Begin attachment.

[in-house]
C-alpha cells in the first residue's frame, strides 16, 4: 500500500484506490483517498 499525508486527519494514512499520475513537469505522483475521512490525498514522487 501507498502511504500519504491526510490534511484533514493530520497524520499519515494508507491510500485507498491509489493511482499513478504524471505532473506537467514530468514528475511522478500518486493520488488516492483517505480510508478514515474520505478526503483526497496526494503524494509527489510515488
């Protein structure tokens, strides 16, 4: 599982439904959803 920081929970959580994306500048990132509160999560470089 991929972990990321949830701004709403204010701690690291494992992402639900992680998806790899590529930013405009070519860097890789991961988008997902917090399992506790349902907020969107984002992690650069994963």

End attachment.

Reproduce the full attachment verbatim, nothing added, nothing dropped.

[in-house]
C-alpha cells in the first residue's frame, strides 16, 4: 500500500484506490483517498 499525508486527519494514512499520475513537469505522483475521512490525498514522487 501507498502511504500519504491526510490534511484533514493530520497524520499519515494508507491510500485507498491509489493511482499513478504524471505532473506537467514530468514528475511522478500518486493520488488516492483517505480510508478514515474520505478526503483526497496526494503524494509527489510515488
């Protein structure tokens, strides 16, 4: 599982439904959803 920081929970959580994306500048990132509160999560470089 991929972990990321949830701004709403204010701690690291494992992402639900992680998806790899590529930013405009070519860097890789991961988008997902917090399992506790349902907020969107984002992690650069994963």